Mauricio, who graduated from nursing school in December 2019 and joined Adventist Health six months ago, spent many days embedded within vulnerable communities, including farmworkers and seniors, she said. She knew her work was making a difference — as a bilingual care provider, she found herself bonding with patients and becoming a trusted source of information for the Spanish-speaking community. But things became personal when both of her parents — including her father, who works as a farmworker — came down with COVID-19, she wrote: then, more than any other time, she felt defeated.

“As cases and deaths continued to rise all around the world, I turned to both science and my faith to keep me going,” she wrote of making it through that time. Both her parents ultimately recovered.

“I knew the vaccine was being developed, and that there would soon be a light at the end of the tunnel,” Mauricio added. “I had hope and got up every day to work long hours, knowing that the little I was doing could save lives.”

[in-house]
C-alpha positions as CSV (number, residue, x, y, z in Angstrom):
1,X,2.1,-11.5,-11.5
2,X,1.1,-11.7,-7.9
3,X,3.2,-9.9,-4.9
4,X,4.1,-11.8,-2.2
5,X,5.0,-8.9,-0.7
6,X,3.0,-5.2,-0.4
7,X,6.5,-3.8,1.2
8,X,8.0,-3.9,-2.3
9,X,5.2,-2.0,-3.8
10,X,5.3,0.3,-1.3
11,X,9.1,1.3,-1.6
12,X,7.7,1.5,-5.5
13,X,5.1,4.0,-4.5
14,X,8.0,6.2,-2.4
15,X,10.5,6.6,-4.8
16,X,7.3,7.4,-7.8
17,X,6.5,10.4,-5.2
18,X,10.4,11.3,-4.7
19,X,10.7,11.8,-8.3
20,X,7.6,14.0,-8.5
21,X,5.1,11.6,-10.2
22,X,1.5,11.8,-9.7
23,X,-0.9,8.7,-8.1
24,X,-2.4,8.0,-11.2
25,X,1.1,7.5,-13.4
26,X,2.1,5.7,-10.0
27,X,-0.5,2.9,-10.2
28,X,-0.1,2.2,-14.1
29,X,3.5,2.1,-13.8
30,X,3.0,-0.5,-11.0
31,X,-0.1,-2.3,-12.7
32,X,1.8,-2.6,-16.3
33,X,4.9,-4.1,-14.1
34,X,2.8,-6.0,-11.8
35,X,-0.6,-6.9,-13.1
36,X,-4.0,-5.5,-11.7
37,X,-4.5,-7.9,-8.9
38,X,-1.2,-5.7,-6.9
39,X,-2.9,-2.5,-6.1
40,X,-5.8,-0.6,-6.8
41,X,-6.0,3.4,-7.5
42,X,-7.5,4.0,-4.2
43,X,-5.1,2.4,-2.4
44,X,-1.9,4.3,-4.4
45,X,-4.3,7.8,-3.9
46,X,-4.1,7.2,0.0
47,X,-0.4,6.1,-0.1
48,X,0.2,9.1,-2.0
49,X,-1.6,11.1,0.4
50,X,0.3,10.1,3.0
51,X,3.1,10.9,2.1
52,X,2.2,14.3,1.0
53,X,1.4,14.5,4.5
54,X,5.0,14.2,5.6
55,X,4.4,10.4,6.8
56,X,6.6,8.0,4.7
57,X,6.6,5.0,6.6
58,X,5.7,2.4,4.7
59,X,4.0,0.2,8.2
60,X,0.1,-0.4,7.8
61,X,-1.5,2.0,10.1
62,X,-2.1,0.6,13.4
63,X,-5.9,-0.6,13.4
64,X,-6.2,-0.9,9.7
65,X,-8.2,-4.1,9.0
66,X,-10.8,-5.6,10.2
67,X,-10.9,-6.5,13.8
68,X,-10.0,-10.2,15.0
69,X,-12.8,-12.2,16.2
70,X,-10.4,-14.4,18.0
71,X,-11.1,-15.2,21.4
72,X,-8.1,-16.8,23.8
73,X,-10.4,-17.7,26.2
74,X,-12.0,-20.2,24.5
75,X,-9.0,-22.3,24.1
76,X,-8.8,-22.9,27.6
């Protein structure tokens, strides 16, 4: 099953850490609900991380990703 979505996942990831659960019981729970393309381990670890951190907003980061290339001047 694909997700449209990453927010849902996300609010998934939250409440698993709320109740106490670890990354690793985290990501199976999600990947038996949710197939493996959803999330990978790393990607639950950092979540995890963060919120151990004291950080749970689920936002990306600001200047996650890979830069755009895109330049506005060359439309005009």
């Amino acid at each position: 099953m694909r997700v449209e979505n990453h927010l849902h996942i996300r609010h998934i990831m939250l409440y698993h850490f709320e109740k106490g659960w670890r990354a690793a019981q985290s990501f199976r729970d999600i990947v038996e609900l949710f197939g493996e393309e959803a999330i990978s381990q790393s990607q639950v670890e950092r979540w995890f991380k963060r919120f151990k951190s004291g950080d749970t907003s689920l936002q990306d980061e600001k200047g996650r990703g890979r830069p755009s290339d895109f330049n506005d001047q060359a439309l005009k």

Supply Chain Director Giordano and his team were also consistently working long hours: they’d log 14 hour days, and then continue their work from home just to ensure the hospital and its caretakers had adequate personal protective equipment (PPE). And, like Mauricio, he thought of both his family and the difference his team might make as he slogged his way through the spike in the summer months, which felt like “one big, long day.”

“I thought, the sooner we can get a handle on this, the sooner my family will be safe, too,” Giordano said. “I was also reminded several times we were making such a huge difference, and that kept me going through all of this.”

Even amid spikes, the hospital never had to deny a request for PPE, Giordano said, pride in his voice as he talked about the hardworking team he oversees. (The mantra was “this is what we have today — let’s not panic about tomorrow now,” Herold said.)

To pull it off, they got creative, Giordano said. Early on, Ford Motor sent them a box of 1,000 face shields; some of the hospital’s physical therapy staff, short on work because of shutdowns, formed a veritable assembly line for additional face shields. Community members and local businesses called Giordano personally to ask what he needed, how they could help, even if they could knit masks for staffers.